Colts 30, Jets 17
Pierre Garcon celebrated the biggest day of his NFL career by honoring his Haitian relatives.
The Colts receiver, whose parents emigrated to the U.S. from the earthquake-ravaged nation, spent most of last week concerned about the fate of his family and friends still living in Haiti.
On Sunday, after the Colts' 30-17 victory over the New York Jets in the AFC championship, he raised the national flag for the second straight week, a sign of both gratitude for those who have helped in the relief effort and in recognition of what more still needs to be done.
``This is what it's all about,'' Garcon said. ``Just trying to do it for the country.''
Garcon also did it for his teammates.
He caught 11 passes for 153 yards, both career highs, and scored the go-ahead touchdown with a nifty twist and quick toe tap in the back corner of the end zone for a 4-yard TD.
For Garcon, it's been an emotional few weeks.
Against Baltimore last week, he chased down Ed Reed after an interception and punched the ball out. Indy recovered, ending a possible Ravens scoring chance and erasing what could have been a game-changing moment.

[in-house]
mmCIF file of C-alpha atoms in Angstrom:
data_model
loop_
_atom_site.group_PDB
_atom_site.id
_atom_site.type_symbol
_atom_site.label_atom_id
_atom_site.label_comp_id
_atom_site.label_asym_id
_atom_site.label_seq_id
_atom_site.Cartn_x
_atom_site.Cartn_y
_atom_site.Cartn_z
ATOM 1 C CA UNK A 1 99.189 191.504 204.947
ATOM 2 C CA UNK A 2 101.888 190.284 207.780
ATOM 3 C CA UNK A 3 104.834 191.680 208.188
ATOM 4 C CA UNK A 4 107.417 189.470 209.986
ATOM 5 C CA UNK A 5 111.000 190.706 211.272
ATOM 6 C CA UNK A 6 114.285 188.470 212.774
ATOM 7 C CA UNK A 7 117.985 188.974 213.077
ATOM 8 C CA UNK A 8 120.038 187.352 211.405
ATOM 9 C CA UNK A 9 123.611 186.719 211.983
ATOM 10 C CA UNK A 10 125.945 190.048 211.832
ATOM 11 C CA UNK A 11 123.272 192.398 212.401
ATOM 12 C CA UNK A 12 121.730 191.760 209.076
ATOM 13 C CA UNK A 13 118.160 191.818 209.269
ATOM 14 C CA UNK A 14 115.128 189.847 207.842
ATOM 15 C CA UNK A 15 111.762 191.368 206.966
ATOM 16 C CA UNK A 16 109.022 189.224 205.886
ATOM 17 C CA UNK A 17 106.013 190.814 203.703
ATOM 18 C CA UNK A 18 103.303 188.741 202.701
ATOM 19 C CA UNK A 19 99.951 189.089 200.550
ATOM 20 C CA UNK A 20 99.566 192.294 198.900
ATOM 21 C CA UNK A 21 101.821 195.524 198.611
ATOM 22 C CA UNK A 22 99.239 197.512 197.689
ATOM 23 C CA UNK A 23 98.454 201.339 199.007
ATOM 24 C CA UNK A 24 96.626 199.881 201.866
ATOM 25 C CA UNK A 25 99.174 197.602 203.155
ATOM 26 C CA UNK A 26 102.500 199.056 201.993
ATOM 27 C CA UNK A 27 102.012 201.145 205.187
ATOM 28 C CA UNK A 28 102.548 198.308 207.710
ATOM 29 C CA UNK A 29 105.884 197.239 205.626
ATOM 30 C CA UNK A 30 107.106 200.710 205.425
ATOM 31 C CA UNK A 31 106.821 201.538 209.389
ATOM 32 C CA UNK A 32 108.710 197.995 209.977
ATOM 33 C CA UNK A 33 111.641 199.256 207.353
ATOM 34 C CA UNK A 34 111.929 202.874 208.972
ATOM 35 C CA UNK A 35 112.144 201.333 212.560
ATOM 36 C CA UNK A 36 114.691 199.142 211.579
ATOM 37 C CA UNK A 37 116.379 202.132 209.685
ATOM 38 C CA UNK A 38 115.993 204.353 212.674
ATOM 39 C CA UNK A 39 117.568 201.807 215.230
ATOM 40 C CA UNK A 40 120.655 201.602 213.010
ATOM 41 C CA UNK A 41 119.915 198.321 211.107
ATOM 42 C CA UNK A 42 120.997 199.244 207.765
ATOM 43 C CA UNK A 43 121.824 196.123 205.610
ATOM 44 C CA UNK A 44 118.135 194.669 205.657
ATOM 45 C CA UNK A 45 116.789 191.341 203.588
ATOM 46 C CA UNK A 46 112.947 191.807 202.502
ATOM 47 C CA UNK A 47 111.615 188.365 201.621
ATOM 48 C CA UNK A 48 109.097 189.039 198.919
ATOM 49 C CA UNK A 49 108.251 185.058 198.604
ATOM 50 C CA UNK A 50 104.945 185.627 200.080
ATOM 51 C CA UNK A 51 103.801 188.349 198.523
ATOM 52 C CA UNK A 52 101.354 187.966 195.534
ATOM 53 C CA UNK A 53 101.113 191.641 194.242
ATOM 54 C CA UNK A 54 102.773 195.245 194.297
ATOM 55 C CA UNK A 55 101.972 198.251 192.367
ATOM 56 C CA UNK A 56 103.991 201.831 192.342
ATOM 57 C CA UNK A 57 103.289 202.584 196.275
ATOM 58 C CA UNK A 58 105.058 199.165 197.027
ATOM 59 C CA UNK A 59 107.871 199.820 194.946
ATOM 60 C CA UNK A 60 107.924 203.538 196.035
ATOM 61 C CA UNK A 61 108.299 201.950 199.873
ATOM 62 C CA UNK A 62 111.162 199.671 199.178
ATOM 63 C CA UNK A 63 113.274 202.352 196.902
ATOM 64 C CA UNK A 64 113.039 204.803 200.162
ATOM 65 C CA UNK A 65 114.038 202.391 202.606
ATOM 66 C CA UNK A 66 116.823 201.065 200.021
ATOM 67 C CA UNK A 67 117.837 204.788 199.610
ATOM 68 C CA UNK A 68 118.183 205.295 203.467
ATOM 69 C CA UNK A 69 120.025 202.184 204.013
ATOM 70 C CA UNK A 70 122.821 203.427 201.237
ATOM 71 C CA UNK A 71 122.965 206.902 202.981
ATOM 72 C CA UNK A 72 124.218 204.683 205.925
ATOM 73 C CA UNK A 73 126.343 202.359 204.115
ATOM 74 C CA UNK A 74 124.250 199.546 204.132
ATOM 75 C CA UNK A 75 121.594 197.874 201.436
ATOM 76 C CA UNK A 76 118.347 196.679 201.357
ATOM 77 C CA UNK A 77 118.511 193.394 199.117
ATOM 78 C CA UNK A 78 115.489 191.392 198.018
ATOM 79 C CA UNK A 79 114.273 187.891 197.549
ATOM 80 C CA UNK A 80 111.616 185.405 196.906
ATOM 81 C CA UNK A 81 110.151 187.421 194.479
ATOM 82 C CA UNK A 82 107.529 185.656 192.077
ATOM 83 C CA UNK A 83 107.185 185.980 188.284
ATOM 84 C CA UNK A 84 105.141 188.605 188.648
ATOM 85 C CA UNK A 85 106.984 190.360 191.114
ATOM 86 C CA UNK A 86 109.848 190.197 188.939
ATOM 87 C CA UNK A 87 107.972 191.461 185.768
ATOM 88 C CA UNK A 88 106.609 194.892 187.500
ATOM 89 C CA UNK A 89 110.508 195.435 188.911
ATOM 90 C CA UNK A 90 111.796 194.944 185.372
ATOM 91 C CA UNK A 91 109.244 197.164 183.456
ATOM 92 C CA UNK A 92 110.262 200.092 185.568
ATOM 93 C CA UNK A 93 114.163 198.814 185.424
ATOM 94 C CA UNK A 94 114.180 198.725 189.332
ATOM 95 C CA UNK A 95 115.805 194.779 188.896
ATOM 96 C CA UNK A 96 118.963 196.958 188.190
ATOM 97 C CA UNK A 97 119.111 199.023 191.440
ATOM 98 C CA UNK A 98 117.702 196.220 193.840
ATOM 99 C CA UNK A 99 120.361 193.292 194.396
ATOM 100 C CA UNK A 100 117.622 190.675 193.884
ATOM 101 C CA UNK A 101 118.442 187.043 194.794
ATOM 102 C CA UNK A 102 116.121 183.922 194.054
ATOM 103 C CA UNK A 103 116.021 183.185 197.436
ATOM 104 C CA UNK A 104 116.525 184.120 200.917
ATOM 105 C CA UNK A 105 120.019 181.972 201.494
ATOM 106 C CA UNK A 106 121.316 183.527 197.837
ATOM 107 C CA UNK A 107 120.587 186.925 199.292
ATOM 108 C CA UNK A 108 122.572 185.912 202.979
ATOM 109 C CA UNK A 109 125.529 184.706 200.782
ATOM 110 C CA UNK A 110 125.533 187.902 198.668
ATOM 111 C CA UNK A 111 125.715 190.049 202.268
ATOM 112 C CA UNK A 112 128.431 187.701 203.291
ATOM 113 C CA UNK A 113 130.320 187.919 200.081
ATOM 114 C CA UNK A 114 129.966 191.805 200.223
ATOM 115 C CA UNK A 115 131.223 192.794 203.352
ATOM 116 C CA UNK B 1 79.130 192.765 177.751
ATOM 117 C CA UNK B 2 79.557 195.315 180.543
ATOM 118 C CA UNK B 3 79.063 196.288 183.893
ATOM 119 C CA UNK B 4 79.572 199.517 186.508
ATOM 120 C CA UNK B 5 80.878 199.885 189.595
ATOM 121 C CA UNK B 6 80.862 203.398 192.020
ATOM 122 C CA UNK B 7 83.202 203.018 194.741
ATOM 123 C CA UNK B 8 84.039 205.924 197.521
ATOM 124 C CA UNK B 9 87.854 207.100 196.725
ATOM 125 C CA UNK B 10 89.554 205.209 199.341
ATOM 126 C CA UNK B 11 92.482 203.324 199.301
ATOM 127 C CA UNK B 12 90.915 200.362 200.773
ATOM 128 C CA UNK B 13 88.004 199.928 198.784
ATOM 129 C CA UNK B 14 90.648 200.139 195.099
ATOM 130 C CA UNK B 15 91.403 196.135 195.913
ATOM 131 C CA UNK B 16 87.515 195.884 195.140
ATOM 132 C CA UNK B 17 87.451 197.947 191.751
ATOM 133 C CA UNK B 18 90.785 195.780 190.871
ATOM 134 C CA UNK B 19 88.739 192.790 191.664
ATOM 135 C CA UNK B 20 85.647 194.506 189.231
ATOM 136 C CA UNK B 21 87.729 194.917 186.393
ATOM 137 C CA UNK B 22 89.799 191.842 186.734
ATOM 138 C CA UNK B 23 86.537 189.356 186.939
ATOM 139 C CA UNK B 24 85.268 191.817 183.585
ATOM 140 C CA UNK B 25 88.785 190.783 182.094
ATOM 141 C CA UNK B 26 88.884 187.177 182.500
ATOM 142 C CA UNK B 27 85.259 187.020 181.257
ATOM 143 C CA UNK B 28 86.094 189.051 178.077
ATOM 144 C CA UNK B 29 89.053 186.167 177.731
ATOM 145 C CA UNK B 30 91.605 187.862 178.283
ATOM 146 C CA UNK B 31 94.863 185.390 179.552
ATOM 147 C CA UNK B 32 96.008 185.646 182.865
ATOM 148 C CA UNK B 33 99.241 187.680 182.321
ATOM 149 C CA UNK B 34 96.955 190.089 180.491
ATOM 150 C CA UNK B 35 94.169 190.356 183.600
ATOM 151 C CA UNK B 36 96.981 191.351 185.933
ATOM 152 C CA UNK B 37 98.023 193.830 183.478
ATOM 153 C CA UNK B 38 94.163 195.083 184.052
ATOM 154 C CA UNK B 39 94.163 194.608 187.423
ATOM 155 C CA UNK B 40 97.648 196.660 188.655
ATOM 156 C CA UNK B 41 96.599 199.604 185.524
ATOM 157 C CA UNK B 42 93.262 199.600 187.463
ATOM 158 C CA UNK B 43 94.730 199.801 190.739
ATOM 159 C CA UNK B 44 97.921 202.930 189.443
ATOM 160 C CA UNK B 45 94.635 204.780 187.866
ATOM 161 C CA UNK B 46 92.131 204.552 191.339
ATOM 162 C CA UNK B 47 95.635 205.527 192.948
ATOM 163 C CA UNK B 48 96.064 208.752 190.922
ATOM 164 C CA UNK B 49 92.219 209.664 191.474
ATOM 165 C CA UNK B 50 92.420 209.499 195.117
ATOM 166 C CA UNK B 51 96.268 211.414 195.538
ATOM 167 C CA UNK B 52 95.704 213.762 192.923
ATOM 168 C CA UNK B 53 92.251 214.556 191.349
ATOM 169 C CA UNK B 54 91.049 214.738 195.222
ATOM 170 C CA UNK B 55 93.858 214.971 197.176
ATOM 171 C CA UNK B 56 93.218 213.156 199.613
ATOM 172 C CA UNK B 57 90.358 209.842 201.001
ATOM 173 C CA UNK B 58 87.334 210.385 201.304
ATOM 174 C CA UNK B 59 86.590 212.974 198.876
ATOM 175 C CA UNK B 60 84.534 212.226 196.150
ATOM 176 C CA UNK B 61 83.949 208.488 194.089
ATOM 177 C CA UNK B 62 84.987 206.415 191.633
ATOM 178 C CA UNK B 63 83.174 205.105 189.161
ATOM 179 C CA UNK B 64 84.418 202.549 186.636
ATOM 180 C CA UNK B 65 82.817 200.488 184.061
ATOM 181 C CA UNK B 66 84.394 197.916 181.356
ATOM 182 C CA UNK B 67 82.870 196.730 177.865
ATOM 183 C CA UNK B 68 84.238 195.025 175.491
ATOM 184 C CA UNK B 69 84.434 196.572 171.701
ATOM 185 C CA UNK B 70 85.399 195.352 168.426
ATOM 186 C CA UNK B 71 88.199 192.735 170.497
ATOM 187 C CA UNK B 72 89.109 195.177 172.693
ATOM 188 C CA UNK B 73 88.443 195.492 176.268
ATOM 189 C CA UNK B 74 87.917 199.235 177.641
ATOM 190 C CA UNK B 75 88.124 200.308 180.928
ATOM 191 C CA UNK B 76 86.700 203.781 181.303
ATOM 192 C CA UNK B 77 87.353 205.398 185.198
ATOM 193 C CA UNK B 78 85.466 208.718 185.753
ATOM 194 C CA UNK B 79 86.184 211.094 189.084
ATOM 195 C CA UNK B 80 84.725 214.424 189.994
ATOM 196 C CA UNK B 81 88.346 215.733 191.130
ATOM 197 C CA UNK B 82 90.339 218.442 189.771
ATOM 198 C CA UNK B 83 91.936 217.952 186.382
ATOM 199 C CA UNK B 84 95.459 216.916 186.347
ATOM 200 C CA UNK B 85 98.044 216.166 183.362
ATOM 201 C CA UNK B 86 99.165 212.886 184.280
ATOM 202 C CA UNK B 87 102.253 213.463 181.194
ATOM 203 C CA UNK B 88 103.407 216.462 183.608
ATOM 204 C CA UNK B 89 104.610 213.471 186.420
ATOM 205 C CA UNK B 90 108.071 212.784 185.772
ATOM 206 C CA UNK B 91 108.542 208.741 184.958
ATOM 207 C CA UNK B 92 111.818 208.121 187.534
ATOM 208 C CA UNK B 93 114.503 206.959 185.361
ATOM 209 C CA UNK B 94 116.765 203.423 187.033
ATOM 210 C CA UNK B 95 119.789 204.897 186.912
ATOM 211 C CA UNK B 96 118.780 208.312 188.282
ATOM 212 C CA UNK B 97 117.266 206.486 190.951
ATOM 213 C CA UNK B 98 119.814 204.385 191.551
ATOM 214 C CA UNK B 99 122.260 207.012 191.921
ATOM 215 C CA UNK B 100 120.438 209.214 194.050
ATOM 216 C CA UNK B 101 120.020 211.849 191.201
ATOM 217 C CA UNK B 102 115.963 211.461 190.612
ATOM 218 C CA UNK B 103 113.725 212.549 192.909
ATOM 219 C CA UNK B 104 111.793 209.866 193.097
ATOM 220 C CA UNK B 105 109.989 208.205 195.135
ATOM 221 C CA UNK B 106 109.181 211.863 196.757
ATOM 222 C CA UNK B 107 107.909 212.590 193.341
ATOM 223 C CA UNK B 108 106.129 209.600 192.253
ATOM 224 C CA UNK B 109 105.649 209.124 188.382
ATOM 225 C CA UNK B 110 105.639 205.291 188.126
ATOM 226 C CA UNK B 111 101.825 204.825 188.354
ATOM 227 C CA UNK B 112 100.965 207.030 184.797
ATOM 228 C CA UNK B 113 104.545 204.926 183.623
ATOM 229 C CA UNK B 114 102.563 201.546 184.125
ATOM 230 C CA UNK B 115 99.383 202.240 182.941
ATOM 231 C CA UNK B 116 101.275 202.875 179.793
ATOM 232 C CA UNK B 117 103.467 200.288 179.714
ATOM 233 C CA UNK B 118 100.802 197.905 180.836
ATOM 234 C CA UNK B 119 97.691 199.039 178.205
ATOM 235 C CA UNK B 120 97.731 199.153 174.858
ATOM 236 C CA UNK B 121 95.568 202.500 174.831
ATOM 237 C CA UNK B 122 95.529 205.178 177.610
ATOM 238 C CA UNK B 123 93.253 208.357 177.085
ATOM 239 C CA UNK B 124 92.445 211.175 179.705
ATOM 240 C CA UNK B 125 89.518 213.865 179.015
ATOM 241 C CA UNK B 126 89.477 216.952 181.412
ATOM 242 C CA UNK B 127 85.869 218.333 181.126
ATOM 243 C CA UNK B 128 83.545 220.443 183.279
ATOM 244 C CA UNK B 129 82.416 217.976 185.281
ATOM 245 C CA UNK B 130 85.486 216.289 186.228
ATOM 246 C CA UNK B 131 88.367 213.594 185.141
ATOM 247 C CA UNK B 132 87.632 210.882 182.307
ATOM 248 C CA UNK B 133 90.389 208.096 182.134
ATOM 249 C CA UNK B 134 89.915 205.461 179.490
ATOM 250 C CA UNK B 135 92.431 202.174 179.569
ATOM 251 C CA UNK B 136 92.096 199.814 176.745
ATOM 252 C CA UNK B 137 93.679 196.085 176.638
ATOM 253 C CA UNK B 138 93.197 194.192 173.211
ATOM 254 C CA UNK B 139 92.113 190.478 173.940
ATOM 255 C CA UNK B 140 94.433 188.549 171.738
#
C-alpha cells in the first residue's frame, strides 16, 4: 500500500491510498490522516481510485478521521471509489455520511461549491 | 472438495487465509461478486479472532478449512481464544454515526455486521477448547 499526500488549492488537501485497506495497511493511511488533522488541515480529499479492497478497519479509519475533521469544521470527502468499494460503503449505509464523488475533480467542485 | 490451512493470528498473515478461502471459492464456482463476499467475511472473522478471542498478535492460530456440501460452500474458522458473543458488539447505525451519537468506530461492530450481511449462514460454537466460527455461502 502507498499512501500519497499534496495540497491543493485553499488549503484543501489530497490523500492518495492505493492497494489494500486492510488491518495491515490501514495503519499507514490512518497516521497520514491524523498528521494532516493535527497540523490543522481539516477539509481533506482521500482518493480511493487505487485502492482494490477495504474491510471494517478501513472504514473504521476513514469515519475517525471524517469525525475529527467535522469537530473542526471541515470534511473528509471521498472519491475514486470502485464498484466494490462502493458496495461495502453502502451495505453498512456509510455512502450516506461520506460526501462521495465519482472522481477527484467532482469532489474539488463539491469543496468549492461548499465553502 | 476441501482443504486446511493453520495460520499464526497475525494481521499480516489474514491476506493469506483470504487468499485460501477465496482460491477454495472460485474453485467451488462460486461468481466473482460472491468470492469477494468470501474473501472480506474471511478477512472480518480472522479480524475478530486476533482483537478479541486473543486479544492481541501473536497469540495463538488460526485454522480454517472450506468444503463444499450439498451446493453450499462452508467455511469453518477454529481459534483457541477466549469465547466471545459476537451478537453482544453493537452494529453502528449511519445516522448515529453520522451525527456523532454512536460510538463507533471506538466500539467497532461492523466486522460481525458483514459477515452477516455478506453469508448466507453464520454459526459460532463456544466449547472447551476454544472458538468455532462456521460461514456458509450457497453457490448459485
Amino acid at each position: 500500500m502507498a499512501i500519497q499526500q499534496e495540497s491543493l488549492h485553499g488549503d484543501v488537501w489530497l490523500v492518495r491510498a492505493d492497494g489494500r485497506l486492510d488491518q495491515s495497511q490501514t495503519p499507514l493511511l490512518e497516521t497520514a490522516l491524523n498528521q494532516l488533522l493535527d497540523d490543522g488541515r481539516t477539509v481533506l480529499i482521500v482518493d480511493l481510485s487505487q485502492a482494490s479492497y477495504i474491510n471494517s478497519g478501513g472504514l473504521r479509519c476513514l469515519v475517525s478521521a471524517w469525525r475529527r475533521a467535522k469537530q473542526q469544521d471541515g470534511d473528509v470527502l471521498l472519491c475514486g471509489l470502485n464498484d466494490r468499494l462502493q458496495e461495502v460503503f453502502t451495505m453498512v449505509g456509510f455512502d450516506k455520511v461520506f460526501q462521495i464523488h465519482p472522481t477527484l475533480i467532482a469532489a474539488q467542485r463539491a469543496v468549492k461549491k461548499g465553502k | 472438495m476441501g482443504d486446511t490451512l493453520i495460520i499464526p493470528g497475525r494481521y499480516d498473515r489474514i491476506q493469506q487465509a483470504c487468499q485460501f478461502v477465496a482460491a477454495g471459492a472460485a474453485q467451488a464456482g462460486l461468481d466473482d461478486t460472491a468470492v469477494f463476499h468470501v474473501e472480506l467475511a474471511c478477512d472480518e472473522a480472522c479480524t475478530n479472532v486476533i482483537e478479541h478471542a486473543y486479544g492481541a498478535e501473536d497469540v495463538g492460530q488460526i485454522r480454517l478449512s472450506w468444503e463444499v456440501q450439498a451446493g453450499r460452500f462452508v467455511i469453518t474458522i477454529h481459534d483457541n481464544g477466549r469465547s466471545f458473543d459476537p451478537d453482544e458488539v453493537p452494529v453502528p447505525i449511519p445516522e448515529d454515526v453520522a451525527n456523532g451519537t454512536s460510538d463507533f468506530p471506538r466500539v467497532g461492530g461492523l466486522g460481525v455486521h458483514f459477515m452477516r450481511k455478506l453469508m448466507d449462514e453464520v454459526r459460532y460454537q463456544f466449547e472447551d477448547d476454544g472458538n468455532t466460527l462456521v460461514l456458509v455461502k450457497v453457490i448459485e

Between games, Garcon spent the time watching news coverage of Haiti, talking to his mother, who was calling relatives and signing autographs for those donated money to his own charitable foundation. He is planning to travel there in April to assist in the recovery.
Garcon, who was born in New York and attended high school in Florida, can now prepare for his own family reunion next week. He said his Florida relatives decided not to travel to Indy for the championship game, opting instead to wait until he could get back to warmer South Florida. Garcon and the Colts will face the Saints in the Super Bowl after New Orleans' 31-28 overtime win over Minnesota in the NFC championship game.
And it's on that stage, the Super Bowl, that Garcon hopes to continued spreading the message about Haiti.
``It's just bringing awareness to that because what's going on over there is very tough,'' he said. ``Nobody should go through that, especially people who are less fortunate already. It's just bringing awareness. Everybody's been really showing their hands and helping us out, and I really do appreciate it.''